Reggie1971's description of her is accurate.

    Sadly, I cannot yet find someone saying that this is just how Prayers for the Assassin played out, only at Miss USA instead of the Oscars.

  20. RD says:

    So wait. . . The radical Ameruka h8n islasmofascist- terrorists, who are known to arrest and imprison woman for the crime of wearing pants, are going to infiltrate Ameruka and kill Freedom™ via a swimsuit competition? Interesting.

    Is it me or do the supremacist rants of Debbie Schlussel and her ilk sound a lot like the stuff broadcast on Radio Rwanda or Radio Télévision Libre des Mille Collines back in the early 90's? Thankfully and obviously, Debbie and her pals in the rubber room ain't gonna launch or incite a genocide anytime soon. But I'm pretty sure Debbie et al don't consider Muslims as equal human beings, deserving of the dignity and humanity they demand for themselves.

    Blatantly eliminationist rhetoric should disturb people.

  21. Ted K says:

    @G. C. Scott (and others claiming that Rima Fakih "isn't a Muslim"):

    Is a Jewish person who doesn't keep kosher not actually Jewish? What about Jewish people who use electricity on the Sabbath? Different branches of Christianity have vastly different opinions on what rules a Christian should follow; should I just choose the rules of one branch and claim that anyone not following those rules isn't really a Christian? Religions change and evolve and branch, and the fact that someone doesn't follow rules prescribed by certain "orthodox" members of the religion absolutely does not mean they shouldn't be considered a real member of that religion. I suppose claiming anyone who doesn't follow the most radical form of Islam isn't really a Muslim does make it easier to spew hate about Muslims, which is a feature for some people.

  22. Jdog says:

    Is a Jewish person who doesn’t keep kosher not actually Jewish? What about Jewish people who use electricity on the Sabbath?

    Yes, I am.

  23. Jdog says:

    Err, as in, "I am actually Jewish." Honest.

  24. Ken says:

    Are Jews allowed to write about dragons, and dwarves? I'm almost certain dwarves are not kosher.

  25. Jdog says:

    Sure. I've even written about a dwarf float. "How do you make a dwarf float? You can't; dwarves don't float." My great contribution to fantasy.

  26. Nemat Sadat says:

    Dear Readers,

    Before you make up your mind about Rima Fikah's win and the meaning of Muslim woman winning a beauty pageant, check out my hot ticked item Op-Ed pieace:

    "Will Miss Arab USA rebrand America and its Muslims?"

    http://ohmygov.com/blogs/general_news/archive/2010/05/19/will-miss-arab-usa-rebrand-america-and-its-muslims.aspx

    Cheers,

    Nemat Sadat
    nematsadat.blogspot.com

  27. Matt Raft says:

    @Ted K: thank you for your comment. I automatically recoil when someone questions the sincerity of another person's religious beliefs. Unless a religious person is trying to get government benefits or exceptions (i.e., Native American "medicine" ceremonies, Wiccan protections under Title VII, etc.), it's no one's business to subject anyone to some arbitrary point system of religious fervor.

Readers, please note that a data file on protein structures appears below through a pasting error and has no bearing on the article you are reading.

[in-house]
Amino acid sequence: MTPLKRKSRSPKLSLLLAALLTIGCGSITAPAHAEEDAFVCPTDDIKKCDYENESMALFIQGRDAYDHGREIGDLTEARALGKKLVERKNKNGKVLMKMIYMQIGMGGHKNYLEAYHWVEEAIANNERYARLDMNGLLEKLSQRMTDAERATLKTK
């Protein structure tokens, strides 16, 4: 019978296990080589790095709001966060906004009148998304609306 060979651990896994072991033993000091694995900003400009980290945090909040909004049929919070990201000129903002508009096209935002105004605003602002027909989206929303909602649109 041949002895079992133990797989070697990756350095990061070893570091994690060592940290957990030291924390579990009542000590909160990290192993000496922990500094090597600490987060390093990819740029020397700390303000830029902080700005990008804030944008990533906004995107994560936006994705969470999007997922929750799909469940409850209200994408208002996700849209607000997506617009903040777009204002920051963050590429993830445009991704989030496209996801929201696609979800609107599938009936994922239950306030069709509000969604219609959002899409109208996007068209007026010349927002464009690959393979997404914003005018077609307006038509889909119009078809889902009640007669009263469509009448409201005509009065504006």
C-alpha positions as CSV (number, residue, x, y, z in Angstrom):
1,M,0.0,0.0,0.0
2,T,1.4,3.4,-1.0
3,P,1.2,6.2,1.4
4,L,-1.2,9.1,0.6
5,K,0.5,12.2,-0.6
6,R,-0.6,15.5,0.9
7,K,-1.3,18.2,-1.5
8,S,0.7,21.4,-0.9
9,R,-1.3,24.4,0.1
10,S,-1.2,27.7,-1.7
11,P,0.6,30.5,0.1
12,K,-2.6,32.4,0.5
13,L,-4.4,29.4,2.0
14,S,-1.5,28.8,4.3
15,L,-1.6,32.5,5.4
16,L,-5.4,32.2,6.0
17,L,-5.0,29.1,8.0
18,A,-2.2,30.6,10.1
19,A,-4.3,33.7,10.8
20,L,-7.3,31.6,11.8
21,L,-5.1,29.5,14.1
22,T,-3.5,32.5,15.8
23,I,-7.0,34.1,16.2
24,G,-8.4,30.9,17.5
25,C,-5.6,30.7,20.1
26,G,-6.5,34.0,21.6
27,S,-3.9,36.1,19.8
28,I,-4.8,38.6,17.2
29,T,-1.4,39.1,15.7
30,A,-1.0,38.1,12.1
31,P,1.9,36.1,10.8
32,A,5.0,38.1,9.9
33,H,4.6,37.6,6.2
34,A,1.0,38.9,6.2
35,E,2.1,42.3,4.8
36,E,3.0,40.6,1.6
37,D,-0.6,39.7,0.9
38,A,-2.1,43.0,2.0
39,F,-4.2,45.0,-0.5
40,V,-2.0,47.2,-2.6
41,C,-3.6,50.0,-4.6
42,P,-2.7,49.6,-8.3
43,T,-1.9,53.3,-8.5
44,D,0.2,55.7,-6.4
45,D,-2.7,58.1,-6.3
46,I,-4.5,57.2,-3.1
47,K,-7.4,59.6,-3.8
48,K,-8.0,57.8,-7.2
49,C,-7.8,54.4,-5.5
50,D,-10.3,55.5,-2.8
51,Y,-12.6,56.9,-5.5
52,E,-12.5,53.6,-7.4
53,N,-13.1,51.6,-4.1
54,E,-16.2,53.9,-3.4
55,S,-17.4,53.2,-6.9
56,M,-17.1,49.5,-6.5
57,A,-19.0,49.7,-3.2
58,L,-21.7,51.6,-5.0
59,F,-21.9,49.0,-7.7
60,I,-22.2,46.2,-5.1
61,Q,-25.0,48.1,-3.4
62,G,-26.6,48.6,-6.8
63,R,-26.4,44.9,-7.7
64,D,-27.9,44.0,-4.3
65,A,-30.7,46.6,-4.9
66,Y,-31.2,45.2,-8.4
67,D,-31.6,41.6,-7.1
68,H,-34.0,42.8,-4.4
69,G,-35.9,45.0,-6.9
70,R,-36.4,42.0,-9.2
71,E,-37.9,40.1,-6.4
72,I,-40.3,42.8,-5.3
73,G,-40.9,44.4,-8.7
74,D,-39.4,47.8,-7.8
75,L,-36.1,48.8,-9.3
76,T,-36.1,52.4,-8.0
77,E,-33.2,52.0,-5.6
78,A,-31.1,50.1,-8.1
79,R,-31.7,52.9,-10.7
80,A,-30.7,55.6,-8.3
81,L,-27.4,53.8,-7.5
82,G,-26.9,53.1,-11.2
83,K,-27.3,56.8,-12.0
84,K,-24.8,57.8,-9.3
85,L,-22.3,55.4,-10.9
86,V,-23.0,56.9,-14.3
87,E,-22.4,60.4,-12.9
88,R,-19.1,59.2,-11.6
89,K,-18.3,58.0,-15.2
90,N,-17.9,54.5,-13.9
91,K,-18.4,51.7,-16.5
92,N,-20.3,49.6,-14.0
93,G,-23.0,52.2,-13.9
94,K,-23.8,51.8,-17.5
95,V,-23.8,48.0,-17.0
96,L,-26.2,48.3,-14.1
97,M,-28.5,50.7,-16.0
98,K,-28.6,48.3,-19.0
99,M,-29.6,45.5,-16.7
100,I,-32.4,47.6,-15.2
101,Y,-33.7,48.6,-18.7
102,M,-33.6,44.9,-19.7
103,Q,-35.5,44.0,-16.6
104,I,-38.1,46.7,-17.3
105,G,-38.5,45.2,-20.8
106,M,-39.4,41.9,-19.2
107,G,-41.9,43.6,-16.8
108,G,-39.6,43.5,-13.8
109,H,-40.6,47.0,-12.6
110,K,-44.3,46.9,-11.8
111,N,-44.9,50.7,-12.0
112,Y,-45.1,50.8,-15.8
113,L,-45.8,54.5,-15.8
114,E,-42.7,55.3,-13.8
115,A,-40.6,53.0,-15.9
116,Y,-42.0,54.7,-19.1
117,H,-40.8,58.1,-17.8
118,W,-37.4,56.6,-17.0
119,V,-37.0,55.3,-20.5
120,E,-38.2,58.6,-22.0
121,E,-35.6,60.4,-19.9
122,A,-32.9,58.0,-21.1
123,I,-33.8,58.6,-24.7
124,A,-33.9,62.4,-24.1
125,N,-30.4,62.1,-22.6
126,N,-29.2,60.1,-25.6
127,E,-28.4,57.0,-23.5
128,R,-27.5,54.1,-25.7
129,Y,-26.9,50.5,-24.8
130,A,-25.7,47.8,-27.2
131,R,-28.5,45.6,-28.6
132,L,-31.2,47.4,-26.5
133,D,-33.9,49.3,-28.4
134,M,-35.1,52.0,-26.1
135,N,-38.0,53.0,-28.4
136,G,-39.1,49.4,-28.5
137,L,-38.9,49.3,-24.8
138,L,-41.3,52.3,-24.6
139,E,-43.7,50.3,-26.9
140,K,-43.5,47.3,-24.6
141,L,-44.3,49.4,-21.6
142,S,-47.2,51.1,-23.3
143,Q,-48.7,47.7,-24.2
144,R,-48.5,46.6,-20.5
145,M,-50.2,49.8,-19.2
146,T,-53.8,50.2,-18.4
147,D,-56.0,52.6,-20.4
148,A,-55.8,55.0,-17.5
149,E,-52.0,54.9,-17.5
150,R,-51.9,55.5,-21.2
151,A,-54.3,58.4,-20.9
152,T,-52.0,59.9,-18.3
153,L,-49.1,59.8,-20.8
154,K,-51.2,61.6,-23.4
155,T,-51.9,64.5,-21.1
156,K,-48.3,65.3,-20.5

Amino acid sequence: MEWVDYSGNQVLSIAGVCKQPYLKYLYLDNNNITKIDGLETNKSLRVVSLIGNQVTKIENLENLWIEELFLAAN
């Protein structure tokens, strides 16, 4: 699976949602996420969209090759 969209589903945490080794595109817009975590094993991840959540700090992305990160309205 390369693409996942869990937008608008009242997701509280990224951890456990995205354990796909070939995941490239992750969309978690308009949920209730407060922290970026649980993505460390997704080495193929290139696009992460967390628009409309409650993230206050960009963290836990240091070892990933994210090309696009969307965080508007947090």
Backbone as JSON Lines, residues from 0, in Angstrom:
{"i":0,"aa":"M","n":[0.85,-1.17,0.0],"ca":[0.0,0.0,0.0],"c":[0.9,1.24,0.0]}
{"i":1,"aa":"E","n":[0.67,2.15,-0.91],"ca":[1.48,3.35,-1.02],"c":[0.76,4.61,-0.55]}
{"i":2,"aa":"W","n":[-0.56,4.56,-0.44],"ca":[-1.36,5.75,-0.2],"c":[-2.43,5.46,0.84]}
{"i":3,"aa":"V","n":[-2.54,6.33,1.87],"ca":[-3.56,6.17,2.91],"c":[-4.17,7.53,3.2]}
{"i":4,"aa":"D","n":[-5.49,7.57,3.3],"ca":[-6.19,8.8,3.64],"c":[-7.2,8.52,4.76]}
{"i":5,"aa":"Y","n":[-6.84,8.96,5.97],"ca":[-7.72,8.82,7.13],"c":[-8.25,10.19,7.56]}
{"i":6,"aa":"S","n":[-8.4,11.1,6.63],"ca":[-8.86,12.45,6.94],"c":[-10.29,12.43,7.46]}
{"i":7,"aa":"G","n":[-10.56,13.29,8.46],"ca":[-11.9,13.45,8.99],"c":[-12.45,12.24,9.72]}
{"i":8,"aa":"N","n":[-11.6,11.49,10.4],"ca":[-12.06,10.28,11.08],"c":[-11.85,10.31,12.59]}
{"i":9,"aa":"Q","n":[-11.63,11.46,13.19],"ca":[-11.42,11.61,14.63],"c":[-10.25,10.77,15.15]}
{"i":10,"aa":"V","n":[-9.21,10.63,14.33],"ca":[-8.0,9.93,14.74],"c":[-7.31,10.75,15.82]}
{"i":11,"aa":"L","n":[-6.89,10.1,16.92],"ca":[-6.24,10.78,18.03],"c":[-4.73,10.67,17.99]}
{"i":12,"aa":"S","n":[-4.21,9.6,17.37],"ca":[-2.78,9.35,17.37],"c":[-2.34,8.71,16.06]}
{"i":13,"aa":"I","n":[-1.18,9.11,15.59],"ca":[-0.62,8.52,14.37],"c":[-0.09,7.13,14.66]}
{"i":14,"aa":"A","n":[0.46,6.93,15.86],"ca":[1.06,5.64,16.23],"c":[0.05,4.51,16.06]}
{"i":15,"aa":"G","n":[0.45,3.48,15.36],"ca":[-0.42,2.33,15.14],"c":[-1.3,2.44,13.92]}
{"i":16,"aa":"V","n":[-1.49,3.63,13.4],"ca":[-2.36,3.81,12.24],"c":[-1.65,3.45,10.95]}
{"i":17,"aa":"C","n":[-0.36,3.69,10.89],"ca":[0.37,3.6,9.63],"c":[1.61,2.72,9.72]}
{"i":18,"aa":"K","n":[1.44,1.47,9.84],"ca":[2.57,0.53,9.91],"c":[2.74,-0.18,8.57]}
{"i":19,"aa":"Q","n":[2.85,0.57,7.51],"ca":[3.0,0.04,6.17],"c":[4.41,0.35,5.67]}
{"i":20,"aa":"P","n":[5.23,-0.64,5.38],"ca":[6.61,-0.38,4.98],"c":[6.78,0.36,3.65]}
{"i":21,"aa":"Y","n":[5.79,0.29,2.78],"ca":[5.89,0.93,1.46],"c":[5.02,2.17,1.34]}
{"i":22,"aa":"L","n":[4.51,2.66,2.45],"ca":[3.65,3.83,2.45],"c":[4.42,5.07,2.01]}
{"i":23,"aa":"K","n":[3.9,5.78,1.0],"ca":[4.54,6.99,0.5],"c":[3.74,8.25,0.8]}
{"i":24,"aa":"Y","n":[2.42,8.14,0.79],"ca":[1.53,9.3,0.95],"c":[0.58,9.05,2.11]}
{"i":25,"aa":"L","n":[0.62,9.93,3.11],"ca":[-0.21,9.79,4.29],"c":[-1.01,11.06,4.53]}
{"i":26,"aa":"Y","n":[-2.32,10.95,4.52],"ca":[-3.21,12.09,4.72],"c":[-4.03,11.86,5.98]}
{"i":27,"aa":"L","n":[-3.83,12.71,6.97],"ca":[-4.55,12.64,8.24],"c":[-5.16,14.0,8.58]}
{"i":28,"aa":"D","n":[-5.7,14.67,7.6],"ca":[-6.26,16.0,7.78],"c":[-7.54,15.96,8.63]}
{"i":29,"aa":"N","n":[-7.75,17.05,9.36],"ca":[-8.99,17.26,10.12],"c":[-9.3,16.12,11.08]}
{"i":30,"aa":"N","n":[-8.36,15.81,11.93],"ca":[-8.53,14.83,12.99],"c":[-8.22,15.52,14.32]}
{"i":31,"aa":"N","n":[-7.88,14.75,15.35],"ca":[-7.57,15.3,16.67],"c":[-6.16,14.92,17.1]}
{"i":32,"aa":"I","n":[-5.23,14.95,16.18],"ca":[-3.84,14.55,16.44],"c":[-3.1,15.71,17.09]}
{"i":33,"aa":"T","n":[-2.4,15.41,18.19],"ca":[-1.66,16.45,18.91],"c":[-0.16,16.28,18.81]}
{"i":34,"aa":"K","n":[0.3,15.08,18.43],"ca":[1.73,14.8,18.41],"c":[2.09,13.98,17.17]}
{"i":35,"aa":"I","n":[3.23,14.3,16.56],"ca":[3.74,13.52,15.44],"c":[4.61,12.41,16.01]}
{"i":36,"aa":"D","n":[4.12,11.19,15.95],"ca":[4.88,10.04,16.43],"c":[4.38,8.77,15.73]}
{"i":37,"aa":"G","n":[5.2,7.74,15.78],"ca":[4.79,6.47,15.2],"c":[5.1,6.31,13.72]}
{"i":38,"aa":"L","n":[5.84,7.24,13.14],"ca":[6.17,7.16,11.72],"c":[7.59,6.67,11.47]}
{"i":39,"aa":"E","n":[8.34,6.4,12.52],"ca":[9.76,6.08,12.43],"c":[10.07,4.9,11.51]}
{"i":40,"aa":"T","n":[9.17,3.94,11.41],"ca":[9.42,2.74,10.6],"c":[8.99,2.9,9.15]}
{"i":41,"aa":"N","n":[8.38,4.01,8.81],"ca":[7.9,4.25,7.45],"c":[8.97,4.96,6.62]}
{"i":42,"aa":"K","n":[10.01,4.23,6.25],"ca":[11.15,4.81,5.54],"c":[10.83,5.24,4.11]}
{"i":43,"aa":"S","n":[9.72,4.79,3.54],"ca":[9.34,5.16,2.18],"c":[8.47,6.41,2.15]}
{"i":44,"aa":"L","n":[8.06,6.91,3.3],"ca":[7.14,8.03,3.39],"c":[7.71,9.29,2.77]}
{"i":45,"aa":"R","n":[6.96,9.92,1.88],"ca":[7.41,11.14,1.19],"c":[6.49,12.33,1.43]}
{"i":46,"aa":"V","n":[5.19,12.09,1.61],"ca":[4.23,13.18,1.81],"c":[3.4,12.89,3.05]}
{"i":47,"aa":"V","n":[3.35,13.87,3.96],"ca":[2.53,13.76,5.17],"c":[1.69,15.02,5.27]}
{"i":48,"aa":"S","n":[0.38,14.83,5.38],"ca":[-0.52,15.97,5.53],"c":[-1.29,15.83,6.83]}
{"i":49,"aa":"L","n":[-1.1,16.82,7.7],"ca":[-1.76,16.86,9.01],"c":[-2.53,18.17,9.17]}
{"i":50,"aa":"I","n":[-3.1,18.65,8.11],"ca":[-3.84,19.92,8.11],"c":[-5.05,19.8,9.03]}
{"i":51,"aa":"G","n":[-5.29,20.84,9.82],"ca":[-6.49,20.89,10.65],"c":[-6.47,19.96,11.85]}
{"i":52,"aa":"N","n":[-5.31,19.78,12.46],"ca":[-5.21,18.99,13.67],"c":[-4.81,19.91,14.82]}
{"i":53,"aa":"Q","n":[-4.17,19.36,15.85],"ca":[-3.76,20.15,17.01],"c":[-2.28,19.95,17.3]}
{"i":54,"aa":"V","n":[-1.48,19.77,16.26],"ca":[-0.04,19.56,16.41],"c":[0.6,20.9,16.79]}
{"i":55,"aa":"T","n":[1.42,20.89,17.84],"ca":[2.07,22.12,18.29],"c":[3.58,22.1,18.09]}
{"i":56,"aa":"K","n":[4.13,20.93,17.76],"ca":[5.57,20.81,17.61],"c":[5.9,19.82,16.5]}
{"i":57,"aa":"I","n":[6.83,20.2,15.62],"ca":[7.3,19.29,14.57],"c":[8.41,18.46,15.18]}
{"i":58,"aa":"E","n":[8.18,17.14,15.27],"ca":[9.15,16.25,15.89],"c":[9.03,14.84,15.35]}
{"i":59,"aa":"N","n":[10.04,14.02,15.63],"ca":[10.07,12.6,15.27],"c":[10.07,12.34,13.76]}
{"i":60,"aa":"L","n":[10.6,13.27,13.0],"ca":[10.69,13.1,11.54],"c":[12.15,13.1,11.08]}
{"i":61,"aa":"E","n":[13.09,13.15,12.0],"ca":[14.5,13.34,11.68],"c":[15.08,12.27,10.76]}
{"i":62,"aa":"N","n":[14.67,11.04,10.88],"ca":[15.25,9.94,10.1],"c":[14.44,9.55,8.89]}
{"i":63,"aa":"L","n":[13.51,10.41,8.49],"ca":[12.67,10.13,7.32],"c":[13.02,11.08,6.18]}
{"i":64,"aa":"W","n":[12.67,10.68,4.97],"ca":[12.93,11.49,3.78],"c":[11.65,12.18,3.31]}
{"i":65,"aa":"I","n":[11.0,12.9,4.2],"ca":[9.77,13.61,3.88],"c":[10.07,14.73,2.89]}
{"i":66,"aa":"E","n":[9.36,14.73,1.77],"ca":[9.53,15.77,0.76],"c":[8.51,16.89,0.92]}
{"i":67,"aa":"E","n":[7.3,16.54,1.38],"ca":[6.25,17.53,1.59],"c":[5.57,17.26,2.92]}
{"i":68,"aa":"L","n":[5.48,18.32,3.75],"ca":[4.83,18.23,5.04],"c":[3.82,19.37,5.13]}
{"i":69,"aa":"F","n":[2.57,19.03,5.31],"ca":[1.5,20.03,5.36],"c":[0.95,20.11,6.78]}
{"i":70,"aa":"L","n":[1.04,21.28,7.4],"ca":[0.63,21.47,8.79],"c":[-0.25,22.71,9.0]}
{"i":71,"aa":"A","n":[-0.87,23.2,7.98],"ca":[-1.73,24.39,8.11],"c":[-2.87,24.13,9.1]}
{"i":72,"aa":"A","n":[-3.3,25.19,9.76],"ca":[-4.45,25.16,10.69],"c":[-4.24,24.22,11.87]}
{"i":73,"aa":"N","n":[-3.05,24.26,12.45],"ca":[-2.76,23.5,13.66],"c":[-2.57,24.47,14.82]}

I particularly dislike comments such as , "She’s clearly not an observant Muslim, since Muslim women aren’t allowed to pole dance and wear bikinis in public." First, someone's clothing does not automatically tell you whether s/he is an observant religious person. I can wear a cross and not be Christian; I can wear a yarmulke and not be Jewish. If anything, adherence to dress codes may be the least weighty evidence of someone's religious fervor, b/c clothing is a cosmetic issue–similar to judging a book by its cover.

    Second, most religions encourage modesty, so it isn't a uniquely Islamic concept. See 1 Timothy 2:9, "I also want women to dress modestly, with decency and propriety, not with braided hair or gold or pearls or expensive clothes." (I have yet to see comments from people alleging that women with braided hair are not observant Christians.)

    Third, many religions have dress codes–see Deuteronomy 22:5, which reads, "A woman must not wear a man's clothing, nor a man wear a woman's clothing."

    People who allege that Ms. Fakih cannot be Muslim b/c she participated in a beauty contest misunderstand Islam. They apparently see a world where Muslims must practice one particular form of Islam in order to be Muslim, which is a ridiculous belief and contrary to Islam itself. For more, see below:

    http://willworkforjustice.blogspot.com/2010/05/debate-on-rima-fakih.html

    There may be debates about dress codes within Islam, but the Koran only specifically requires women to cover their bosoms and private parts, and as I pointed out, a bikini does cover the aforementioned parts.

    If you want to be anti-Islam, by all means, feel free to speak your piece. But it's completely unfair to restrict Muslims by putting them in a small box where the only Muslims who are considered observant must practice a form of strict Islam. If I told you that only people who attend church every Sunday and read the King James bible are observant Christians, you'd think I was nuts. Alleging that Fakih is not Muslim uses the same form of myopic, culturally-segregated thinking.